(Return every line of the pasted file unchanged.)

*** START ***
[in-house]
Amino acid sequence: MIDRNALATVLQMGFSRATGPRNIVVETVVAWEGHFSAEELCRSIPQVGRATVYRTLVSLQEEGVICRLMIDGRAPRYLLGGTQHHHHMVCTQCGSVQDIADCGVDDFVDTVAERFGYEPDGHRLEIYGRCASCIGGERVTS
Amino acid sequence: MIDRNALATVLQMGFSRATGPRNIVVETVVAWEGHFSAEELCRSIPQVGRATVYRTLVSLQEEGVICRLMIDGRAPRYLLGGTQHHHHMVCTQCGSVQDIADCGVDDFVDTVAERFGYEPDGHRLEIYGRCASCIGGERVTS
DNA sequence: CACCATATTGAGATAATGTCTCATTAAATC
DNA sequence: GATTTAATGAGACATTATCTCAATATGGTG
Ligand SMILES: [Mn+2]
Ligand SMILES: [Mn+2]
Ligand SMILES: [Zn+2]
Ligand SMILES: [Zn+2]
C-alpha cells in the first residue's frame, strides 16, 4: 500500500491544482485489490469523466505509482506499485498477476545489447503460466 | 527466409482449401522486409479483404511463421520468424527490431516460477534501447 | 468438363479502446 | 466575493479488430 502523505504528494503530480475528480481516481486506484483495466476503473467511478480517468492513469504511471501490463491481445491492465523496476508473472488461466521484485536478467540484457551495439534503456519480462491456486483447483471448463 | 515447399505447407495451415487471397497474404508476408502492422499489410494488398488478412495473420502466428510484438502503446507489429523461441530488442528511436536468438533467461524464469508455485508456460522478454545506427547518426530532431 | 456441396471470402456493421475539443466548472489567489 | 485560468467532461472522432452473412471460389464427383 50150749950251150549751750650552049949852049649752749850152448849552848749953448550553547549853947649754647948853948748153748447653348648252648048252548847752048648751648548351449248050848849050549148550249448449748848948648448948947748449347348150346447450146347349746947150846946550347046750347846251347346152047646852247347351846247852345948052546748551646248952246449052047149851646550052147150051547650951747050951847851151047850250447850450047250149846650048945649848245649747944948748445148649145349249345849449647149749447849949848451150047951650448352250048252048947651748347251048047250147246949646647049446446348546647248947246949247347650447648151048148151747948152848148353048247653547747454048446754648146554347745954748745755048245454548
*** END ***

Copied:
[in-house]
Amino acid sequence: MIDRNALATVLQMGFSRATGPRNIVVETVVAWEGHFSAEELCRSIPQVGRATVYRTLVSLQEEGVICRLMIDGRAPRYLLGGTQHHHHMVCTQCGSVQDIADCGVDDFVDTVAERFGYEPDGHRLEIYGRCASCIGGERVTS
Amino acid sequence: MIDRNALATVLQMGFSRATGPRNIVVETVVAWEGHFSAEELCRSIPQVGRATVYRTLVSLQEEGVICRLMIDGRAPRYLLGGTQHHHHMVCTQCGSVQDIADCGVDDFVDTVAERFGYEPDGHRLEIYGRCASCIGGERVTS
DNA sequence: CACCATATTGAGATAATGTCTCATTAAATC
DNA sequence: GATTTAATGAGACATTATCTCAATATGGTG
Ligand SMILES: [Mn+2]
Ligand SMILES: [Mn+2]
Ligand SMILES: [Zn+2]
Ligand SMILES: [Zn+2]
C-alpha cells in the first residue's frame, strides 16, 4: 500500500491544482485489490469523466505509482506499485498477476545489447503460466 | 527466409482449401522486409479483404511463421520468424527490431516460477534501447 | 468438363479502446 | 466575493479488430 502523505504528494503530480475528480481516481486506484483495466476503473467511478480517468492513469504511471501490463491481445491492465523496476508473472488461466521484485536478467540484457551495439534503456519480462491456486483447483471448463 | 515447399505447407495451415487471397497474404508476408502492422499489410494488398488478412495473420502466428510484438502503446507489429523461441530488442528511436536468438533467461524464469508455485508456460522478454545506427547518426530532431 | 456441396471470402456493421475539443466548472489567489 | 485560468467532461472522432452473412471460389464427383 50150749950251150549751750650552049949852049649752749850152448849552848749953448550553547549853947649754647948853948748153748447653348648252648048252548847752048648751648548351449248050848849050549148550249448449748848948648448948947748449347348150346447450146347349746947150846946550347046750347846251347346152047646852247347351846247852345948052546748551646248952246449052047149851646550052147150051547650951747050951847851151047850250447850450047250149846650048945649848245649747944948748445148649145349249345849449647149749447849949848451150047951650448352250048252048947651748347251048047250147246949646647049446446348546647248947246949247347650447648151048148151747948152848148353048247653547747454048446754648146554347745954748745755048245454548